Early cultivation practices and plant domestication in New Guinea and Island Southeast Asia
Author(s): Tim Denham
Early cultivation practices and plant domestication in the New Guinea and Island Southeast Asian regions were largely based on the vegetative propagation of a range of plant types – including root crops, shrubs, grasses and herbs – as well as the transplantation of palms, pandans and trees. The character of early agricultural practices within these regions, as well as in tropical rainforest environments elsewhere, requires different conceptual and methodological approaches than have been adopted or proposed elsewhere. This stance does not represent a descent into conceptual relativism, rather it seeks to understand the emergence of agriculture for each region of the world on its own terms.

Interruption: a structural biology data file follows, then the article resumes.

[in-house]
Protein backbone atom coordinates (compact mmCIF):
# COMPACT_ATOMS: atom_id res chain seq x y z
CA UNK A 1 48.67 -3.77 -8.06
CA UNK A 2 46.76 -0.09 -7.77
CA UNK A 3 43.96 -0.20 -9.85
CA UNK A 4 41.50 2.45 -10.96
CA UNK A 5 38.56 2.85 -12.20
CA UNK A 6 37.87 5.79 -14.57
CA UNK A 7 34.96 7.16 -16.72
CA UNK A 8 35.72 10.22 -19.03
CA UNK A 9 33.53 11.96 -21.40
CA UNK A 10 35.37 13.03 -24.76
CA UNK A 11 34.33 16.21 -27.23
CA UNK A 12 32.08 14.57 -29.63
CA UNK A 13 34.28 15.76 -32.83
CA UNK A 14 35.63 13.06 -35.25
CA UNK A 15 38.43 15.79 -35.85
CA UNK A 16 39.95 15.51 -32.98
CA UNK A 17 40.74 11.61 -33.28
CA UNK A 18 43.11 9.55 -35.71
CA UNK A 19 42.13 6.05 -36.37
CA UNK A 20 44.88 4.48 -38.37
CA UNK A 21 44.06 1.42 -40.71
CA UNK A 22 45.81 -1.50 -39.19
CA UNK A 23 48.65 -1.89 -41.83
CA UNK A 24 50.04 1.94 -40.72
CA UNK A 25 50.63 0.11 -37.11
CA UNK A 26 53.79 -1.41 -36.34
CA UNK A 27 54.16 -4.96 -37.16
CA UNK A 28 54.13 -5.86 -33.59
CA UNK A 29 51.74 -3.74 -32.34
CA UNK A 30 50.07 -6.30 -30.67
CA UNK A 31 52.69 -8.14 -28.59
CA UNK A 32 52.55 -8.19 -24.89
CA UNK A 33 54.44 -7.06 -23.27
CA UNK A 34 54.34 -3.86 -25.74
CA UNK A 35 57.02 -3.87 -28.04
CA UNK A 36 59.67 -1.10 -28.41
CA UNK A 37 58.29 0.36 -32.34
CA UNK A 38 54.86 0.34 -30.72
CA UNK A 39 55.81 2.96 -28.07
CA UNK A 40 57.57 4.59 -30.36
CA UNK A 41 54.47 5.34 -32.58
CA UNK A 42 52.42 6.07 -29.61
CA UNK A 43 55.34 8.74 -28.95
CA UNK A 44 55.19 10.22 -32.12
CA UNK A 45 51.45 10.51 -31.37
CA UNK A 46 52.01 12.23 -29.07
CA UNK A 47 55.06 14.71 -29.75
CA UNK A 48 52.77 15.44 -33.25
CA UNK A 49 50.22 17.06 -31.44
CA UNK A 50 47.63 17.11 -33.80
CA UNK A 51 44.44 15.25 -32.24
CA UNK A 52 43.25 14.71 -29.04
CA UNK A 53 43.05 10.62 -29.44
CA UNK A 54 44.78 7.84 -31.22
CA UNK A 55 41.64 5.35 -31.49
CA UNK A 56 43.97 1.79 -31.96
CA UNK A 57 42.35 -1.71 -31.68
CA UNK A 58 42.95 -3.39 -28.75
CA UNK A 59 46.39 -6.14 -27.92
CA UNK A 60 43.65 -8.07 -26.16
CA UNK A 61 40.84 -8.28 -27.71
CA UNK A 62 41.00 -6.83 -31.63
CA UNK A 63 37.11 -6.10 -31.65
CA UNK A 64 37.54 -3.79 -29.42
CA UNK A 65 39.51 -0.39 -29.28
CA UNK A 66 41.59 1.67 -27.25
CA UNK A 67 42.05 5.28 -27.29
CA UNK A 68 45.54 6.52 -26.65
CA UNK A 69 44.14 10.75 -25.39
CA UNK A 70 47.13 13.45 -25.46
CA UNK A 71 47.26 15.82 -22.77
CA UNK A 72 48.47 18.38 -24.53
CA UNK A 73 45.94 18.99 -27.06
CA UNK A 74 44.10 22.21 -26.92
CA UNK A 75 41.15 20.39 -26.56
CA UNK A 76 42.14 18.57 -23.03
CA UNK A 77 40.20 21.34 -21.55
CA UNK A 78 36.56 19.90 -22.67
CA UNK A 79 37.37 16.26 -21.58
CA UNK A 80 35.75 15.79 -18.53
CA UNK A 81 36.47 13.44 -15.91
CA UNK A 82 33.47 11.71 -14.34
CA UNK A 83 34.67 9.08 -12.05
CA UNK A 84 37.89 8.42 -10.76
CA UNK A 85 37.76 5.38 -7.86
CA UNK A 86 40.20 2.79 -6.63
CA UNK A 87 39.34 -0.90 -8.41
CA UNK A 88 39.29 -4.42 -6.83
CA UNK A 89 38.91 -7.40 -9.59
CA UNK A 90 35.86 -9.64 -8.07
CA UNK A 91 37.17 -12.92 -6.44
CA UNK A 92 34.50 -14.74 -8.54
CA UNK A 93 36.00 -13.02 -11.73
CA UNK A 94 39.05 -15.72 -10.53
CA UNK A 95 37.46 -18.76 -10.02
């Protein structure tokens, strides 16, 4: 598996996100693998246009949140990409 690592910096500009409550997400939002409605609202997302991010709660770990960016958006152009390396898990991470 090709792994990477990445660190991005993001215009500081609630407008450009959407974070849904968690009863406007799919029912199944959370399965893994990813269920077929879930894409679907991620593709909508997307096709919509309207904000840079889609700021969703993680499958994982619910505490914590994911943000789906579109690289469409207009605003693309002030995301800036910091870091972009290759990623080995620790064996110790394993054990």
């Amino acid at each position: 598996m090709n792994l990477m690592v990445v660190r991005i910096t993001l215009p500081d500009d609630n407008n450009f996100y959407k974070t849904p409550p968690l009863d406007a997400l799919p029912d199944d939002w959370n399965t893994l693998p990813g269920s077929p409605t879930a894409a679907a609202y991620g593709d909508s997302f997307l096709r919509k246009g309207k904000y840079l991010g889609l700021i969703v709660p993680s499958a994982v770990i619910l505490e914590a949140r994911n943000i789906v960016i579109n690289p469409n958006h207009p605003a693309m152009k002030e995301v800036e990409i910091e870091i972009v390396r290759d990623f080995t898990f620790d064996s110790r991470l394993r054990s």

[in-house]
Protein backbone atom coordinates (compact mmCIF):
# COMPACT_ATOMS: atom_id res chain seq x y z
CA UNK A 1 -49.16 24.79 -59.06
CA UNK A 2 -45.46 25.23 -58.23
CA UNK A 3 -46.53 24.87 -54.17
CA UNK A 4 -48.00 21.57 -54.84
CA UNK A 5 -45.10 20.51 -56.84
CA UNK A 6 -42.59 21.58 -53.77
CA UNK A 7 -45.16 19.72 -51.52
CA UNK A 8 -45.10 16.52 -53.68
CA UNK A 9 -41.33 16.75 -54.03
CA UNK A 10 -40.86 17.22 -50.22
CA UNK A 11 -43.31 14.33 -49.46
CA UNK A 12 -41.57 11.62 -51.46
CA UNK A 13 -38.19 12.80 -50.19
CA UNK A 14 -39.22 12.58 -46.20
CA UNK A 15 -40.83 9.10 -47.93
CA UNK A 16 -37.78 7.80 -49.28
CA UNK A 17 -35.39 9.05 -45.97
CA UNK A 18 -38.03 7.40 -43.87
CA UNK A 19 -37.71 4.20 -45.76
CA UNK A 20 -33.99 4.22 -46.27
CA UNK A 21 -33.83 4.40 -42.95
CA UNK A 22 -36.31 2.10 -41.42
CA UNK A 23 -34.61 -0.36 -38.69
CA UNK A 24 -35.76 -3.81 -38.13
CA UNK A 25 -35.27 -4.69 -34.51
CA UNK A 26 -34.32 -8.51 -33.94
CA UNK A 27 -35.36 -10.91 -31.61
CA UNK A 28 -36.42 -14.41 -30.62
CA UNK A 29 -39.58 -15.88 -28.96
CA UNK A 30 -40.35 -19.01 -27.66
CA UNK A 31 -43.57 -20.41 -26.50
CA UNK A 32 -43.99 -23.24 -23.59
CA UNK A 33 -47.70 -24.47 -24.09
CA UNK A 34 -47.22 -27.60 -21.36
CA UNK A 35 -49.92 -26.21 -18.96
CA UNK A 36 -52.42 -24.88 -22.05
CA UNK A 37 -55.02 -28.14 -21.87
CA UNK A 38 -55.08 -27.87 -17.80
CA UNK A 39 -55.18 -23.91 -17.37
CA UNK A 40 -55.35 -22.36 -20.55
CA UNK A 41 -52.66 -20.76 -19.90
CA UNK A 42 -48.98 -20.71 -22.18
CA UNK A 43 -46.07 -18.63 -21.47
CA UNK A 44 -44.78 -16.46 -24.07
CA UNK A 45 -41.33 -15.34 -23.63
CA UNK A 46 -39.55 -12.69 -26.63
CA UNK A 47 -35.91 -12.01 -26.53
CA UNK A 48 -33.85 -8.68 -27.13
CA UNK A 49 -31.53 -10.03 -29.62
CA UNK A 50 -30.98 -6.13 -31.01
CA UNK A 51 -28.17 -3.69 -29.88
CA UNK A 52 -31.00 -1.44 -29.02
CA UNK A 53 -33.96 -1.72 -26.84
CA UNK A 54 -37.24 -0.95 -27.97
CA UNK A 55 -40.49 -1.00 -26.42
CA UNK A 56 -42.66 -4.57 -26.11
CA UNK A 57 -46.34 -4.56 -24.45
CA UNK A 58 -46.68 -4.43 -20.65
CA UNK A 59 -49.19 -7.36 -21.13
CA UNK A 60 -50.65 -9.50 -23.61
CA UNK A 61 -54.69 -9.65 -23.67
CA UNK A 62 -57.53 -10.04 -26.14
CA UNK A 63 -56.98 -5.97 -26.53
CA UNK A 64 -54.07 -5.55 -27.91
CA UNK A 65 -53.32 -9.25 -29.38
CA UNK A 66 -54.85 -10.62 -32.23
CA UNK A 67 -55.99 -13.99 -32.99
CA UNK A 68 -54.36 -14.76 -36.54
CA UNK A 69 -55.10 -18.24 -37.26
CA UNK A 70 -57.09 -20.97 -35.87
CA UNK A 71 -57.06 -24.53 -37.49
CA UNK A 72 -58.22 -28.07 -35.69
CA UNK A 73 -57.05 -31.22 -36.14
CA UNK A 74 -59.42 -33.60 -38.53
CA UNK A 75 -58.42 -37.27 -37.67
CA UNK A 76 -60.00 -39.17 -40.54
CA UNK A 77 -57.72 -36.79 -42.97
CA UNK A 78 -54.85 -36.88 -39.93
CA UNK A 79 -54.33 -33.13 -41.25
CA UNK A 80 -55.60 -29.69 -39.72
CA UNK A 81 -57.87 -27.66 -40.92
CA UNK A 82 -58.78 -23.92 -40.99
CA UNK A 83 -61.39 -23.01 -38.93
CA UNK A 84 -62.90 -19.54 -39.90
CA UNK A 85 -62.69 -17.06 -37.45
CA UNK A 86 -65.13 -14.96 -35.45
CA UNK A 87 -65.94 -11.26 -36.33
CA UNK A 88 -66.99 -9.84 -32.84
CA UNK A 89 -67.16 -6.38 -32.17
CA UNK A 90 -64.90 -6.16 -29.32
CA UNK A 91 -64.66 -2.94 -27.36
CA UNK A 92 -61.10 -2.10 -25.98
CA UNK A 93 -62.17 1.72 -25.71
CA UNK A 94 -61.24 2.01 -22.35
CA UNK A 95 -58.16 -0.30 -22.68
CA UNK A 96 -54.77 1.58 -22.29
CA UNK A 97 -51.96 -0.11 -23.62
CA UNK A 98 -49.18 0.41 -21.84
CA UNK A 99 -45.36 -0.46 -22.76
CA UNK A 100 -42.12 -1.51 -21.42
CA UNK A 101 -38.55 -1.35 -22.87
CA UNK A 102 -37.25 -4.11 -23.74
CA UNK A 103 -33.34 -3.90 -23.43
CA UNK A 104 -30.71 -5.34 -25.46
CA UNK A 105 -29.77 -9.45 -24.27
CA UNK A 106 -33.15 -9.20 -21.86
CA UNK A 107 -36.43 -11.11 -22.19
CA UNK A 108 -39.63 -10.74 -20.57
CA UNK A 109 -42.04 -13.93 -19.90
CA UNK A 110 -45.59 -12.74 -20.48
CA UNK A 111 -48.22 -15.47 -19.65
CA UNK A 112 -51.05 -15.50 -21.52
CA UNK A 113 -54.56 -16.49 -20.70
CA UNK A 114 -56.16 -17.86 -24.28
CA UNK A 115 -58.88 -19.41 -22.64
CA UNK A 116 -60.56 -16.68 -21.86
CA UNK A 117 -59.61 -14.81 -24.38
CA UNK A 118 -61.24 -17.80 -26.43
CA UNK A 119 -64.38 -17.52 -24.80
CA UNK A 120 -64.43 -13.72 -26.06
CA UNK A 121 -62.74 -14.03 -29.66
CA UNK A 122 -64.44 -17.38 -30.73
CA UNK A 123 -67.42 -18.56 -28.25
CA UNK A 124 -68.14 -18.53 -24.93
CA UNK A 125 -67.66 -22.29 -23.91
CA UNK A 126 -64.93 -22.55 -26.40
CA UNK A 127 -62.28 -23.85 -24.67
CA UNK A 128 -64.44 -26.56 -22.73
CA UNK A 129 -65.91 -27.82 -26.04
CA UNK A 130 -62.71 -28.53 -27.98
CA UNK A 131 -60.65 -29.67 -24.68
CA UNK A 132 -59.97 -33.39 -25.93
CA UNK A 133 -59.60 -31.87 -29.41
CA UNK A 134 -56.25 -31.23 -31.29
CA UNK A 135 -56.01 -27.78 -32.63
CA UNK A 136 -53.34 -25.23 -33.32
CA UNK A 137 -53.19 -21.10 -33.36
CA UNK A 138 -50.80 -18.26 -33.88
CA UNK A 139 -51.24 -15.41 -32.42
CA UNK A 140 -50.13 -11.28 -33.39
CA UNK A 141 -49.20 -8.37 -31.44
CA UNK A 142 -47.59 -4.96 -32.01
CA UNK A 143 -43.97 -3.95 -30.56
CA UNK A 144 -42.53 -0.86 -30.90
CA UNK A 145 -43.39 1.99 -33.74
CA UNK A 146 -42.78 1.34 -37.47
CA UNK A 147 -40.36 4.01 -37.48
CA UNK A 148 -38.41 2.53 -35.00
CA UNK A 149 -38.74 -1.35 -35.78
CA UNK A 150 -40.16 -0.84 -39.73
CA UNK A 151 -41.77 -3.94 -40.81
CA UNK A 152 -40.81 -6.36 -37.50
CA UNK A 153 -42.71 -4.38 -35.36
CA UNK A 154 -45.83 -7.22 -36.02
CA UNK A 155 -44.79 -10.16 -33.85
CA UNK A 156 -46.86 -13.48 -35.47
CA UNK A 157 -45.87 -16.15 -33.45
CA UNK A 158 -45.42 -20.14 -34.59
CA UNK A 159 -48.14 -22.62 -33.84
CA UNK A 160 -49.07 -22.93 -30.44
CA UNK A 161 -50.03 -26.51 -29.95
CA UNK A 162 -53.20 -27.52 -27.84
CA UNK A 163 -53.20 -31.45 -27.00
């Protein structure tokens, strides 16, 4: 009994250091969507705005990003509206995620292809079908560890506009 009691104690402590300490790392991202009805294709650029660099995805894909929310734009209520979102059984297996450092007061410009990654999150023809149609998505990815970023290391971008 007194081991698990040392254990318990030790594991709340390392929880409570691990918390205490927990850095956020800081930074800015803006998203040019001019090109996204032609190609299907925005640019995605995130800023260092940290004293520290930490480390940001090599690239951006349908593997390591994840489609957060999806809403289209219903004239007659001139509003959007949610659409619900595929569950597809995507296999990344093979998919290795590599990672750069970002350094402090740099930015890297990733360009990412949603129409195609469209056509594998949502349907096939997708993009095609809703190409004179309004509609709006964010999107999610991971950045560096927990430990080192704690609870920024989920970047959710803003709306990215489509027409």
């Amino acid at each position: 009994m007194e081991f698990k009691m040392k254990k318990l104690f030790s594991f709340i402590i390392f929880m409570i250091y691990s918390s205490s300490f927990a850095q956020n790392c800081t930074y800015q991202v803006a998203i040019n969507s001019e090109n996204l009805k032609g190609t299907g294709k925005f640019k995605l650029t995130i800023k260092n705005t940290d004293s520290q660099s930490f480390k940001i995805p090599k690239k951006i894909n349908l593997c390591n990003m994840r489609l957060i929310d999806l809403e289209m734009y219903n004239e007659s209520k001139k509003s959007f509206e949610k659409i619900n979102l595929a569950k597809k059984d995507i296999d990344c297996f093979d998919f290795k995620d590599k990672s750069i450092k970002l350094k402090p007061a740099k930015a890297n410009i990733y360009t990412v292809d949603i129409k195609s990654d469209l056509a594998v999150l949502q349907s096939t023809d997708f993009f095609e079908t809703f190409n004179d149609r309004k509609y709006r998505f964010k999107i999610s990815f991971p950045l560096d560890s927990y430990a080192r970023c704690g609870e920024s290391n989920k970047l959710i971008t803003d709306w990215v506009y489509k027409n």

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This Resource is Part of the Following Collections
- Society for American Archaeology 80th Annual Meeting, San Francisco, CA (2015) •
- New Perspectives on Agricultural Origins
Cite this Record
Early cultivation practices and plant domestication in New Guinea and Island Southeast Asia. Tim Denham. Presented at The 80th Annual Meeting of the Society for American Archaeology, San Francisco, California. 2015 ( tDAR id: 395666)